4th International Conference on Spoken Language Processing
Philadelphia, PA, USA
This paper shows how an articulatory model, able to produce acoustic signals from articulatory motion, can learn to speak, i.e. coordinate its movements in such a way that it utters meaningful sequences of sounds belonging to a given language. This complex learning procedure is accomplished in four major steps: (a) a babbling phase, where the device builds up a model of the forward transforms, i.e. the articulatory-to-audiovisual mapping; (b) an imitation stage, where it tries to reproduce a limited set of sound sequences produced by a distal "teacher"; (c) a "shaping" stage, where phonemes are associated with the most efficient sensori-motor representation; and finally, (d) a "rhythmic" phase, where it learns the appropriate coordination of the activations of these sensori-motor targets.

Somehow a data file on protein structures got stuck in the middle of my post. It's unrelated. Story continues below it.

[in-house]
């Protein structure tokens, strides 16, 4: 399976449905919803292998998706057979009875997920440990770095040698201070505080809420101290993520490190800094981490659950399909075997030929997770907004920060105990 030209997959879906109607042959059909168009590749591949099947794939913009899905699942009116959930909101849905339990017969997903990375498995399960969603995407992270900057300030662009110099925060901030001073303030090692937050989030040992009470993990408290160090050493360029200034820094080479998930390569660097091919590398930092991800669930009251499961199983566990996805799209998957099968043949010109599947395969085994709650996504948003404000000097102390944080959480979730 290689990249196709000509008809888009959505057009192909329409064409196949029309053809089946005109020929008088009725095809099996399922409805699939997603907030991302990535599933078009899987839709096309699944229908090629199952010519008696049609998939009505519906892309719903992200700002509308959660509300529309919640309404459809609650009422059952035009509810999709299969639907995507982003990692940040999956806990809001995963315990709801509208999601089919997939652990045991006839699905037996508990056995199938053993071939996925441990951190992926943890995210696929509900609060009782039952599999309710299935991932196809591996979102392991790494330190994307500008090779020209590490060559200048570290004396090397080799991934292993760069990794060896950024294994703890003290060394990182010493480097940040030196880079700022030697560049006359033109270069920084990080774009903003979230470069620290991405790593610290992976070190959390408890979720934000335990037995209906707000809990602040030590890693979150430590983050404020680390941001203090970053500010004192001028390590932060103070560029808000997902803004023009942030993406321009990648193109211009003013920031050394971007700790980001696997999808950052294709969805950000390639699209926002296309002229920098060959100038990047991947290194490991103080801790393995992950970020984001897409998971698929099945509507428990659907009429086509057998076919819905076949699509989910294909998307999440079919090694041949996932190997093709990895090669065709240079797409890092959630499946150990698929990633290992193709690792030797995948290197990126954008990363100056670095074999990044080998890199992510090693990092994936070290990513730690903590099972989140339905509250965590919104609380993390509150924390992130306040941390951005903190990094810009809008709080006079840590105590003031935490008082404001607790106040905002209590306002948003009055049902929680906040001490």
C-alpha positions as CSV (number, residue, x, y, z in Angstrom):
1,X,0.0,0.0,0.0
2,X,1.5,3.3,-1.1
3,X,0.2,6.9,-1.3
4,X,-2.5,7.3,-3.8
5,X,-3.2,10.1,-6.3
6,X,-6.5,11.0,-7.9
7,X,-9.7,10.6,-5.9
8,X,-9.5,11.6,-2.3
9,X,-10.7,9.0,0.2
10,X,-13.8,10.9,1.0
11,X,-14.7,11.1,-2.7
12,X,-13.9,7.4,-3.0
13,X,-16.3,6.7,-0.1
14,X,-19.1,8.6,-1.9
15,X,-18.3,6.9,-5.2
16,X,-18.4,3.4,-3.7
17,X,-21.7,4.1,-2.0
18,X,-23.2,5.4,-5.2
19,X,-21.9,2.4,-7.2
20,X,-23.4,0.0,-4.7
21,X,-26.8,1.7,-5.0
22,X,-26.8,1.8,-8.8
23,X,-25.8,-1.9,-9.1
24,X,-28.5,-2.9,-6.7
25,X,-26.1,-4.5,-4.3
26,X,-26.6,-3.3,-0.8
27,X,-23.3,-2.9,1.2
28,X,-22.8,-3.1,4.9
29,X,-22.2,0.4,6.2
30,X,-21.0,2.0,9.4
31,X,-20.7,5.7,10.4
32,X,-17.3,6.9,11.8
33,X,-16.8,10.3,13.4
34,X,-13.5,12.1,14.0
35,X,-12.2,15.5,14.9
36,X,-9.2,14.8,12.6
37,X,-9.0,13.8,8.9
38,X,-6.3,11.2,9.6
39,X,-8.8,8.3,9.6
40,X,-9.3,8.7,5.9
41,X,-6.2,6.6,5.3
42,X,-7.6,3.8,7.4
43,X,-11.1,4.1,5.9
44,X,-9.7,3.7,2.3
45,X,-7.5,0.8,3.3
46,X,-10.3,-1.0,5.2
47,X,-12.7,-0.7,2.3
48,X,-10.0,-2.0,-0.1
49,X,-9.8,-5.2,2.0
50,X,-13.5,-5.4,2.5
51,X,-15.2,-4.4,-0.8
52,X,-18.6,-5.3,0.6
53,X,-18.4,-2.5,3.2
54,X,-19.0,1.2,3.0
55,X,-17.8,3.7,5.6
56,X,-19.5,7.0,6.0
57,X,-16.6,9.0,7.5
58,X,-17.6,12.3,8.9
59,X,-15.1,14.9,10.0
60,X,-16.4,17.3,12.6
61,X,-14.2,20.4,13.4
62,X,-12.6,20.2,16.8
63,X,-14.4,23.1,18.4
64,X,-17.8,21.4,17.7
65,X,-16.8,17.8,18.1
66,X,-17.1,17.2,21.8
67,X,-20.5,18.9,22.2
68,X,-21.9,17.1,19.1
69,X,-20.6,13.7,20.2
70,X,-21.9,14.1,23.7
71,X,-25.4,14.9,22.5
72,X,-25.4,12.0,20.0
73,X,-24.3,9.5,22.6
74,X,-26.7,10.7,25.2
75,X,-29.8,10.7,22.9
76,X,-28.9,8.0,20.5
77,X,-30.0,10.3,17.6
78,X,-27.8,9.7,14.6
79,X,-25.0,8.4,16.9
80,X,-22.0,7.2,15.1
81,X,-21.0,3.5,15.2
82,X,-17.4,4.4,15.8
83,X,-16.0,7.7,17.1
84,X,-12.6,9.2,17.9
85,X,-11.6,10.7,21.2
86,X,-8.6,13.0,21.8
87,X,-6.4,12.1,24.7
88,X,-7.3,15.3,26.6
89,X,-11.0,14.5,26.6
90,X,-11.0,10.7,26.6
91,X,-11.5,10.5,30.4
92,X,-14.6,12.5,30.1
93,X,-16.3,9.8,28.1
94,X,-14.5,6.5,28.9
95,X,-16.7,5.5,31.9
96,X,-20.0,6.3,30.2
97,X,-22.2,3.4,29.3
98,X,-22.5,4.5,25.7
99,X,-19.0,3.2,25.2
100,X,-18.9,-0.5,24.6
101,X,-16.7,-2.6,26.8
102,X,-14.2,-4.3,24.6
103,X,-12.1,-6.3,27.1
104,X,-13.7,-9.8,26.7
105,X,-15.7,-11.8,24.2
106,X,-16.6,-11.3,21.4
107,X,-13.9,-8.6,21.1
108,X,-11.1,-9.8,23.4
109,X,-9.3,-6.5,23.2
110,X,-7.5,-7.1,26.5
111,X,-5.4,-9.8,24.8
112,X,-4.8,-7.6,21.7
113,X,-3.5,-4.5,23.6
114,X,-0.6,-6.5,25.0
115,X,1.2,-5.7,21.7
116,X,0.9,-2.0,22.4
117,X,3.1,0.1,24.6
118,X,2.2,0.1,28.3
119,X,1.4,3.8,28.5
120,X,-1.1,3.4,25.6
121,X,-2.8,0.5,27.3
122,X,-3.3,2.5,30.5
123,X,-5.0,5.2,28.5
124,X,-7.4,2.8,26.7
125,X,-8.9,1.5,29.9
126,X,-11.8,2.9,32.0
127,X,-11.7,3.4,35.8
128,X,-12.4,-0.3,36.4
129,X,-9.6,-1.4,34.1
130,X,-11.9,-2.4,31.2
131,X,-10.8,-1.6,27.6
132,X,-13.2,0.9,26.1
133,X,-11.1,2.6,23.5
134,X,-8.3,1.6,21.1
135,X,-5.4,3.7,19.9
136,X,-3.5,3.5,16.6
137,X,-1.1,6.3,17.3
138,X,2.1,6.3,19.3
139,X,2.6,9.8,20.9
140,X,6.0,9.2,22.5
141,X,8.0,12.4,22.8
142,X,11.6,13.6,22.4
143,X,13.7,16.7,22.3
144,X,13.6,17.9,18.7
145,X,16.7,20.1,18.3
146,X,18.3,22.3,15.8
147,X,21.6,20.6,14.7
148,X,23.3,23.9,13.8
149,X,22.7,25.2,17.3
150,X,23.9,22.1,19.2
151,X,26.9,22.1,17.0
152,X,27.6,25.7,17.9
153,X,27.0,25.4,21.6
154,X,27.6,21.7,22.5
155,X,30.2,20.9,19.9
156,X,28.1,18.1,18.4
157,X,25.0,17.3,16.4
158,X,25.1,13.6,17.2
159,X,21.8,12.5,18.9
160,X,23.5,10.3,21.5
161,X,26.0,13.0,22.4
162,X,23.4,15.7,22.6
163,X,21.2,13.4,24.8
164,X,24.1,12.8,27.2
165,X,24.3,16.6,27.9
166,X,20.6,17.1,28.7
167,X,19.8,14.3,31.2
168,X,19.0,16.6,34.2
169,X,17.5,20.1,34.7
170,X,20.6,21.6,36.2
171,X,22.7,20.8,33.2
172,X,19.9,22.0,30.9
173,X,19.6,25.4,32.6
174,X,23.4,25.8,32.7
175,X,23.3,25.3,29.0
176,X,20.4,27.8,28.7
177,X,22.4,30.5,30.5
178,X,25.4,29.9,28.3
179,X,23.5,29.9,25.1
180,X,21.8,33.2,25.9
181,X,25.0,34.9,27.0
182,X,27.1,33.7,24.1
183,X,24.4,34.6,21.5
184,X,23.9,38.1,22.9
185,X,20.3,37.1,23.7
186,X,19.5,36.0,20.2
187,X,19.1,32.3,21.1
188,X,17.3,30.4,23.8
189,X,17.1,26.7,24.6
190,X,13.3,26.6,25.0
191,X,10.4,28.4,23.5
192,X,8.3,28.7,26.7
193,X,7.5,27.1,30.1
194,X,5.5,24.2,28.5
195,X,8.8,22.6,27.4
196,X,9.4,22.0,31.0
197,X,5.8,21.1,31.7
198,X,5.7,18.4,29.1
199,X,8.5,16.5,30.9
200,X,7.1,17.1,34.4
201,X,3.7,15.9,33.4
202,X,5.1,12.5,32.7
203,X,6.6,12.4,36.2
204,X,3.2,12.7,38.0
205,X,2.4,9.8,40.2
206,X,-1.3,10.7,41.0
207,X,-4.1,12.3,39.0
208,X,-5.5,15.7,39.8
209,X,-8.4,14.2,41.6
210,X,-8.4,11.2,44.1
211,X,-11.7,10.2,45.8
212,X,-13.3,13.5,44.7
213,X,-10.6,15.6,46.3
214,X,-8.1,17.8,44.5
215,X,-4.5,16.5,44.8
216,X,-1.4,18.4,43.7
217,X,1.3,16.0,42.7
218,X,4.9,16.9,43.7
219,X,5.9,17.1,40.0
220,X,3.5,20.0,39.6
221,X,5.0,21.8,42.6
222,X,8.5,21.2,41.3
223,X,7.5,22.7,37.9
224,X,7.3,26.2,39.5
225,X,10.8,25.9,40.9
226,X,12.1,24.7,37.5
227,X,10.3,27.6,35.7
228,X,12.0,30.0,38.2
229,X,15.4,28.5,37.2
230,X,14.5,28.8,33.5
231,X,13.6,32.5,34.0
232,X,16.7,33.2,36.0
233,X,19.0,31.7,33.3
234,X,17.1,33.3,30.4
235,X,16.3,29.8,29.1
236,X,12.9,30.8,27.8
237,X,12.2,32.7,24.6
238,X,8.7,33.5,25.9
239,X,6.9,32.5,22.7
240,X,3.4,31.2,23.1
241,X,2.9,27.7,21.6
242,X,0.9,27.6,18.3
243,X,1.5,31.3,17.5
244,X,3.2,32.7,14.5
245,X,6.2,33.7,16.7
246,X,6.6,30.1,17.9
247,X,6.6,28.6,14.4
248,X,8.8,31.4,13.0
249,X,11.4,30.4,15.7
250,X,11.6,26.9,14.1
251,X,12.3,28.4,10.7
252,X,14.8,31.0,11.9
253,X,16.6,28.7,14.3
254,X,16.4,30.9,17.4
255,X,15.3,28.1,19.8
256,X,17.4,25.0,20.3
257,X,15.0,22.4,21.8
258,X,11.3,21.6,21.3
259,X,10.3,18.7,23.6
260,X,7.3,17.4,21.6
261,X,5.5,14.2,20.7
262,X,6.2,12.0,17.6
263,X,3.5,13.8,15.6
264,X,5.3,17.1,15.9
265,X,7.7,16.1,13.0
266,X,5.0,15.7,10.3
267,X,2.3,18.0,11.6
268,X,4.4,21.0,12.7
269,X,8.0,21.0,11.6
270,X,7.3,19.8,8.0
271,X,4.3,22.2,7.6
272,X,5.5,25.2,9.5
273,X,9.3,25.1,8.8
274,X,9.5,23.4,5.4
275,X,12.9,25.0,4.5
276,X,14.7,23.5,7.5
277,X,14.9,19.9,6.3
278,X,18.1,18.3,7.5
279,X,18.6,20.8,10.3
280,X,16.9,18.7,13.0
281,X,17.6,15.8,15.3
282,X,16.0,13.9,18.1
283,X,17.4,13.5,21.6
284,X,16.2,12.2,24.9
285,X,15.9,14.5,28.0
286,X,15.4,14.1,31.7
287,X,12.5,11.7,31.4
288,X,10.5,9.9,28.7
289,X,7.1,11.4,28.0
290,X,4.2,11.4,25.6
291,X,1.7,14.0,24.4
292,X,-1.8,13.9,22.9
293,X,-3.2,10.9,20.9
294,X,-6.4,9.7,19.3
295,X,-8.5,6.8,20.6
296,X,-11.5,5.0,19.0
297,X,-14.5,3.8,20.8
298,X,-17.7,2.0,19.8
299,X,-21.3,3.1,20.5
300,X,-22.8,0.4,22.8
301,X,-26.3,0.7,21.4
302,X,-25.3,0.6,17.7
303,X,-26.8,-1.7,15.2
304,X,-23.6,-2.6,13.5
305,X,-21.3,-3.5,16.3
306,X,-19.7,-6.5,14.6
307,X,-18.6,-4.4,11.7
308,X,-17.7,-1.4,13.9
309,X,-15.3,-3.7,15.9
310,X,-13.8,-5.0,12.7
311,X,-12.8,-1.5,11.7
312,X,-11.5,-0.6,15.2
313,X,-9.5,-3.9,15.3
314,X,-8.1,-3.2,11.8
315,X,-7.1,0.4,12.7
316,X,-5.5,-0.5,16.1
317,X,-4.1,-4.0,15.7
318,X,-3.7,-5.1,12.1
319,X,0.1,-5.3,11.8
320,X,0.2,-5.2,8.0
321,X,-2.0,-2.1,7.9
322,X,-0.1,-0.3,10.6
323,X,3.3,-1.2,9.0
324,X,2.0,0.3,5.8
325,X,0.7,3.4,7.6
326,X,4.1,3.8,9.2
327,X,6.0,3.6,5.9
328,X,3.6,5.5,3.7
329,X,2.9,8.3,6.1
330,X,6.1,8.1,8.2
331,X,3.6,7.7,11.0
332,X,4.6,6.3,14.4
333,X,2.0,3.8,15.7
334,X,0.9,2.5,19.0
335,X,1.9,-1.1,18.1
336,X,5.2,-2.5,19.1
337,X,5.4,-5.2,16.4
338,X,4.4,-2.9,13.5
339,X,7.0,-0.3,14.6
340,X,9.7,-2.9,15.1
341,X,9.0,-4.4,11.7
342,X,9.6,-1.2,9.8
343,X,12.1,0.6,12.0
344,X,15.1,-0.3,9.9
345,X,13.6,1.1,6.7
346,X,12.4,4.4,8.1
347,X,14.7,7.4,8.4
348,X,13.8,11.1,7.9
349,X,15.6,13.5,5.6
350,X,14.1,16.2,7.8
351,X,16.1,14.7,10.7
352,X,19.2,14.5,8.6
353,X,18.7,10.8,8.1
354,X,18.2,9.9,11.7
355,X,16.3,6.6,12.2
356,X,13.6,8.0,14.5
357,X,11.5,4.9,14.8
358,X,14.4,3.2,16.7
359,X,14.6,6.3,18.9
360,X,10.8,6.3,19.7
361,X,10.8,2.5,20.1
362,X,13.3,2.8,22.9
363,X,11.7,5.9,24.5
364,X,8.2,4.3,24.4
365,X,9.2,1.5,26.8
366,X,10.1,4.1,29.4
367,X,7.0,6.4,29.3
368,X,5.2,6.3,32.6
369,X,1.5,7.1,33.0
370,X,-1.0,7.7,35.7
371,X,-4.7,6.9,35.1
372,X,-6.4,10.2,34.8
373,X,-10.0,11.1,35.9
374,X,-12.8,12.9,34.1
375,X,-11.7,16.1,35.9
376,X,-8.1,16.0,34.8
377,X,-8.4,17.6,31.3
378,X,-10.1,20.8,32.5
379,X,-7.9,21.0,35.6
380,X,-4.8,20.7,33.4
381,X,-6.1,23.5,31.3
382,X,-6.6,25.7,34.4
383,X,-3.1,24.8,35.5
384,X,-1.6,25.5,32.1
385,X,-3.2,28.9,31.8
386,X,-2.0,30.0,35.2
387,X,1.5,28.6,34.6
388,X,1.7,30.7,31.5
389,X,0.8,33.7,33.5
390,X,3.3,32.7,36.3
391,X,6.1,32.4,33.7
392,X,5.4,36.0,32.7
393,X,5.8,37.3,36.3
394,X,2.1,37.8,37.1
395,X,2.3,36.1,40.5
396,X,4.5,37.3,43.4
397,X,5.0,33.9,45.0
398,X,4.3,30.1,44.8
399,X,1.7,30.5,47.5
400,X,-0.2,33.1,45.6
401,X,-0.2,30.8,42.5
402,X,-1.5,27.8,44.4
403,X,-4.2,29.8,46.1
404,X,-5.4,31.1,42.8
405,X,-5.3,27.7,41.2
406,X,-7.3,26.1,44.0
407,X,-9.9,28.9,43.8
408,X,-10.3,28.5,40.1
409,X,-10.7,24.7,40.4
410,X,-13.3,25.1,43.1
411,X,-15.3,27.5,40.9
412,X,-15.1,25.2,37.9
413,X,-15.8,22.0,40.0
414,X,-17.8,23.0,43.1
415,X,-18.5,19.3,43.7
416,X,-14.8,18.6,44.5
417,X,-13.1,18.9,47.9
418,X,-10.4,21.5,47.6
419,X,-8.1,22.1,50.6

Sound Examples: #1 #2 #3 #4
Bibliographic reference. Bailly, Gérard (1996): "Building sensori-motor prototypes from audiovisual exemplars", In ICSLP-1996, 957-960.